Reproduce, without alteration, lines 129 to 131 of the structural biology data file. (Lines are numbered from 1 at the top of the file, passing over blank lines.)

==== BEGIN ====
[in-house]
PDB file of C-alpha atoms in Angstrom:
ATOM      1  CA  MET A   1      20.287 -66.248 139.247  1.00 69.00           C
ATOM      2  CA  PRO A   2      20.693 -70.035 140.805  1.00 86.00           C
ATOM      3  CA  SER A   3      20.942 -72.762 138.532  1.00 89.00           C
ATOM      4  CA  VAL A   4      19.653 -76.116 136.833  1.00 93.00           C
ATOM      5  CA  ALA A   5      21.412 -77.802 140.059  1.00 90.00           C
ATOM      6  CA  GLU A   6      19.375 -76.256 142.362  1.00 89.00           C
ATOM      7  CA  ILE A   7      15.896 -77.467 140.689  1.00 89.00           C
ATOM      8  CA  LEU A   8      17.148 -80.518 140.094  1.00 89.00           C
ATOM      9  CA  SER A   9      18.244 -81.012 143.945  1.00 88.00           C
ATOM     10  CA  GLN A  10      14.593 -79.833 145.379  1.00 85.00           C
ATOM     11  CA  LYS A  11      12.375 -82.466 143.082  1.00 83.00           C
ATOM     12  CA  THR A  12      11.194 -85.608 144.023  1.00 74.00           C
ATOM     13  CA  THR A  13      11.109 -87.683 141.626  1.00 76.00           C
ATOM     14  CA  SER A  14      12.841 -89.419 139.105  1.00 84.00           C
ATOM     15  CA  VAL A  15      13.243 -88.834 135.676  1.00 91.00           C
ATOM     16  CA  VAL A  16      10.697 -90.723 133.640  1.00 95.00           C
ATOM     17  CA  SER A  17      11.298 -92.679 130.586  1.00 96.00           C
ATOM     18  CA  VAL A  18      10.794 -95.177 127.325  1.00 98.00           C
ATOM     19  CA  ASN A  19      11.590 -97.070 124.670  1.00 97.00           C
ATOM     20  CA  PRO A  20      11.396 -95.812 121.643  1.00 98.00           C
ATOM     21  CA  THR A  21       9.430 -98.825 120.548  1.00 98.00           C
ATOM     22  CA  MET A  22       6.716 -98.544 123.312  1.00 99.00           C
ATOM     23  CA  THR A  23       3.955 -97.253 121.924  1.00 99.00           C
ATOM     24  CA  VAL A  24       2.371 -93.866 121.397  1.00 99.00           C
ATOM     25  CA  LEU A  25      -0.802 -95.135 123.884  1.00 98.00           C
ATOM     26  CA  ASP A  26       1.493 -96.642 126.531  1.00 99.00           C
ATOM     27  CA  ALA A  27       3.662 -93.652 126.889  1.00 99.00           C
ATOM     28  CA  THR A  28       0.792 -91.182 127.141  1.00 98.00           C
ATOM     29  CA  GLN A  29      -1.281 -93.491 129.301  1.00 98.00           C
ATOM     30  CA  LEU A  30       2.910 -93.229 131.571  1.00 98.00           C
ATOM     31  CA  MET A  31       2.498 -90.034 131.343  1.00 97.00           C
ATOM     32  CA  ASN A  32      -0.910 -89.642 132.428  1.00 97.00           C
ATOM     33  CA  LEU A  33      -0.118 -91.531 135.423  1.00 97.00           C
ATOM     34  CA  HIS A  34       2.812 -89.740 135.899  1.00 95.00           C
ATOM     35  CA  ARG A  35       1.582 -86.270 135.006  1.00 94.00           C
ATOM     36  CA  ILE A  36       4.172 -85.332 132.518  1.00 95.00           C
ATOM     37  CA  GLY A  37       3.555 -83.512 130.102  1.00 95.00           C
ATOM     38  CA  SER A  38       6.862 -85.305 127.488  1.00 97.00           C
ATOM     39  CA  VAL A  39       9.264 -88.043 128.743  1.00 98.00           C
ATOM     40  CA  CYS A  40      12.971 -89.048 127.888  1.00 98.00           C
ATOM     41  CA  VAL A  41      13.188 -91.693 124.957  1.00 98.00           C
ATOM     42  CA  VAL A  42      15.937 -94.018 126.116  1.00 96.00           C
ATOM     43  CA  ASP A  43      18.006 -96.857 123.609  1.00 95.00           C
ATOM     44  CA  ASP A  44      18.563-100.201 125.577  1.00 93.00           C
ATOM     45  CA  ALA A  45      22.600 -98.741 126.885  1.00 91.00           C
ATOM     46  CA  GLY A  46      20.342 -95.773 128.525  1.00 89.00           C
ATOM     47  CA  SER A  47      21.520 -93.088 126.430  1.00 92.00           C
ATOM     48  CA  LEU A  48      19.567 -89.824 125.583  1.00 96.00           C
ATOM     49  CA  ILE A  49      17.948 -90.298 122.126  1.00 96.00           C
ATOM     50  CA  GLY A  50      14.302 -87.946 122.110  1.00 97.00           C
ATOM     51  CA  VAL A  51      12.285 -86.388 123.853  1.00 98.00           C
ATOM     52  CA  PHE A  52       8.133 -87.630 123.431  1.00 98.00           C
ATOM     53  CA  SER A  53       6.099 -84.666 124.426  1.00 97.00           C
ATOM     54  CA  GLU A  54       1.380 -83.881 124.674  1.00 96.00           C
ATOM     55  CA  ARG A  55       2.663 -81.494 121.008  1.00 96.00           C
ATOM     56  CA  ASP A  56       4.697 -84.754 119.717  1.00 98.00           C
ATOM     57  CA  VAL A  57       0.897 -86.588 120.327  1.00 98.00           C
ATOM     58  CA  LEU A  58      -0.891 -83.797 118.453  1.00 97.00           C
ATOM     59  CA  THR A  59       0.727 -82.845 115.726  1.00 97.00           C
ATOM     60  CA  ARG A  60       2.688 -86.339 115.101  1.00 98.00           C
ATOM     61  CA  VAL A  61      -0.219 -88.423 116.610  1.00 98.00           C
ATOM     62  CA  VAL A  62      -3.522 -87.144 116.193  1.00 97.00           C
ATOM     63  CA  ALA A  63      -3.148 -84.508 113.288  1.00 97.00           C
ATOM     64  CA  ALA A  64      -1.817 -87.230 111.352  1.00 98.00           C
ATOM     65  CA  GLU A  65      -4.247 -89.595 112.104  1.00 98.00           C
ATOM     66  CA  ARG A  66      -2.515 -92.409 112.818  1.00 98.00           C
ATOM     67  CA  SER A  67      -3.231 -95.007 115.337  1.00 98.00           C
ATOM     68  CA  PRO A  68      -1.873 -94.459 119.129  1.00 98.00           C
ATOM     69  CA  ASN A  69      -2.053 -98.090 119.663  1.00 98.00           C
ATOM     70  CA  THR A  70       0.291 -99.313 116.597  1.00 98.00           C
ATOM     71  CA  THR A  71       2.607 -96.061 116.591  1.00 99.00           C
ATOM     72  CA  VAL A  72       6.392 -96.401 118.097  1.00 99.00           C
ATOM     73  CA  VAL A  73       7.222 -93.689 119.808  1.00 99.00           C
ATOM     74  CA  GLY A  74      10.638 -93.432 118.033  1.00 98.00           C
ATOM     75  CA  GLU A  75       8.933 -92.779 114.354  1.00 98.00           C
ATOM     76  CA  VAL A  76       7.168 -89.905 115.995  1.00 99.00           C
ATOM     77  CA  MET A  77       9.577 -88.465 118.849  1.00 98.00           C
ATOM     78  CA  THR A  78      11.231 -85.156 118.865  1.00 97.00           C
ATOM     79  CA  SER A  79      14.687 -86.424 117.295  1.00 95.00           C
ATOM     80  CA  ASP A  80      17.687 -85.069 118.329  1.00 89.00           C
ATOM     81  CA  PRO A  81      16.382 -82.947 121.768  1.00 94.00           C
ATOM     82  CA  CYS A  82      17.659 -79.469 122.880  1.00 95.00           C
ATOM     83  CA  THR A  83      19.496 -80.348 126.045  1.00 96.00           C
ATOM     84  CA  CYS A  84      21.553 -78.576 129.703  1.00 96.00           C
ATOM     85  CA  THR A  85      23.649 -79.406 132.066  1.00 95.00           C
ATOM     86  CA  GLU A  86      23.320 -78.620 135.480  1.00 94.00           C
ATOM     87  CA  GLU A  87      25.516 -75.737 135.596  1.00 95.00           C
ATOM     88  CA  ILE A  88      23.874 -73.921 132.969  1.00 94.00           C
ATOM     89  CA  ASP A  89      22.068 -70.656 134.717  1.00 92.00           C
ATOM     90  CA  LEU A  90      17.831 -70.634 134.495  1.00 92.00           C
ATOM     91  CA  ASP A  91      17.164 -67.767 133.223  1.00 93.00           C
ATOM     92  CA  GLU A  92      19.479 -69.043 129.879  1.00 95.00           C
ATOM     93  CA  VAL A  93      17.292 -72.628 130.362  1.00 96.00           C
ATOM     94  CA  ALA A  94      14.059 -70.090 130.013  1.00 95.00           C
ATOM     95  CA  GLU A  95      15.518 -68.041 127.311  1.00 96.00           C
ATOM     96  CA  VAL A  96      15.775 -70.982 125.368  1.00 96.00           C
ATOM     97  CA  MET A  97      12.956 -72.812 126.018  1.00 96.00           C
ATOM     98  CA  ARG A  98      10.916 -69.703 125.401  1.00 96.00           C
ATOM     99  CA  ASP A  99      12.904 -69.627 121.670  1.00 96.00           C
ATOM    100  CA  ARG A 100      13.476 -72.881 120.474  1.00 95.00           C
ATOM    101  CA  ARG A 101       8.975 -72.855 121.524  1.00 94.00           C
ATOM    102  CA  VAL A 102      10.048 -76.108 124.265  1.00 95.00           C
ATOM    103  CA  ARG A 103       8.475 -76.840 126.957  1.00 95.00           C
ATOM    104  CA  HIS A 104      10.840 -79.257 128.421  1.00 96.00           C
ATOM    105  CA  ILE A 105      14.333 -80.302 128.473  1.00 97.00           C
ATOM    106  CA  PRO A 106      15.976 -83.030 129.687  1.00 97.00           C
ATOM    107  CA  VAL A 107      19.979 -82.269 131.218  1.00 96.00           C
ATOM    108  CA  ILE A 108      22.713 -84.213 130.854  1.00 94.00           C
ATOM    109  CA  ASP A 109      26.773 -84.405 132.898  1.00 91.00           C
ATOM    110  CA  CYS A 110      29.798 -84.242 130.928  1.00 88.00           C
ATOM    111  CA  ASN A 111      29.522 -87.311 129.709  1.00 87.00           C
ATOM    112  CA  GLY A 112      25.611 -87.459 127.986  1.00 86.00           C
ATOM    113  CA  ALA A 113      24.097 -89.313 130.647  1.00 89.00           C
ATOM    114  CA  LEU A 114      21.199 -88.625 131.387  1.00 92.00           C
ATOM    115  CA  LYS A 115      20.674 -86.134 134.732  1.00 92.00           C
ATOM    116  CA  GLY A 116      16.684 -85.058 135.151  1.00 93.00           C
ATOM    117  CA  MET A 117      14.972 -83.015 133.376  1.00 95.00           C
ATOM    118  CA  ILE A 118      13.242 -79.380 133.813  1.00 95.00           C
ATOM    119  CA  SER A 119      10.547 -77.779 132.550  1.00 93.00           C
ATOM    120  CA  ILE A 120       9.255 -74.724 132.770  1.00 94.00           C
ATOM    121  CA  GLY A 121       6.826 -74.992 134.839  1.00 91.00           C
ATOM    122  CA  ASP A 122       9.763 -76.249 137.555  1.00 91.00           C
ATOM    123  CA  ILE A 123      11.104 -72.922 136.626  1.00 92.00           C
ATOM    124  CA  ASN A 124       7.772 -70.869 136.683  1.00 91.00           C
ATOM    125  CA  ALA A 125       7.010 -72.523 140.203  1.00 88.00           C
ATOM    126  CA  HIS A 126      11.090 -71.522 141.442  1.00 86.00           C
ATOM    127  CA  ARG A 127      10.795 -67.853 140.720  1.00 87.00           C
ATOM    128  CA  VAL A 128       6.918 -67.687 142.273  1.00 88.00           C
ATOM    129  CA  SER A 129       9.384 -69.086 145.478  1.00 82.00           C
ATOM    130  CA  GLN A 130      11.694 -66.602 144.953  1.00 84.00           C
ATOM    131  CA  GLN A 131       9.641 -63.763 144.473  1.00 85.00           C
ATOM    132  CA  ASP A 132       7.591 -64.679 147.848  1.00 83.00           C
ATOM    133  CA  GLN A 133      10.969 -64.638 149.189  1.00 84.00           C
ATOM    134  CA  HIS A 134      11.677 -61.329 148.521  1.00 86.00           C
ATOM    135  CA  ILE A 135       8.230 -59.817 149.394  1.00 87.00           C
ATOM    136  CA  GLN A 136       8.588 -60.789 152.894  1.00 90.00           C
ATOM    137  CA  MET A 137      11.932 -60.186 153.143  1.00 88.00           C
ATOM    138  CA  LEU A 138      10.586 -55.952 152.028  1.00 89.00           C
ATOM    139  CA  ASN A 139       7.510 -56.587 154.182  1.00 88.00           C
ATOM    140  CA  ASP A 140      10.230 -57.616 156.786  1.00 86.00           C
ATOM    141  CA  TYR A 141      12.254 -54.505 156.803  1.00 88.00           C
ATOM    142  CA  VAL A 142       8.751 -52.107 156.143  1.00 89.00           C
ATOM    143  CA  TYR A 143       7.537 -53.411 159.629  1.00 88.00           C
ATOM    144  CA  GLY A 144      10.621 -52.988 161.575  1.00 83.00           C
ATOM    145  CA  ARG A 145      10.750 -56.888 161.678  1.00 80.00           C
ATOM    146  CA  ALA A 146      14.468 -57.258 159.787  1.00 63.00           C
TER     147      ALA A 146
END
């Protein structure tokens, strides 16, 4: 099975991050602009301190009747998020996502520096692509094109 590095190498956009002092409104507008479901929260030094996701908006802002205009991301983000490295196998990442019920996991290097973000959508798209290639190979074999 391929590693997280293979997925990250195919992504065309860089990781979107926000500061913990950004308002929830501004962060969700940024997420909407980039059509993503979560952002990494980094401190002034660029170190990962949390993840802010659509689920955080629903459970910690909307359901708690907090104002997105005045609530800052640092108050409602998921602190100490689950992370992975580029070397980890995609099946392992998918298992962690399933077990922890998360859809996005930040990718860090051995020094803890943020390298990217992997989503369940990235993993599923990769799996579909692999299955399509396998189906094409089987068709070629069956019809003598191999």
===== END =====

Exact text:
ATOM    127  CA  ARG A 127      10.795 -67.853 140.720  1.00 87.00           C
ATOM    128  CA  VAL A 128       6.918 -67.687 142.273  1.00 88.00           C
ATOM    129  CA  SER A 129       9.384 -69.086 145.478  1.00 82.00           C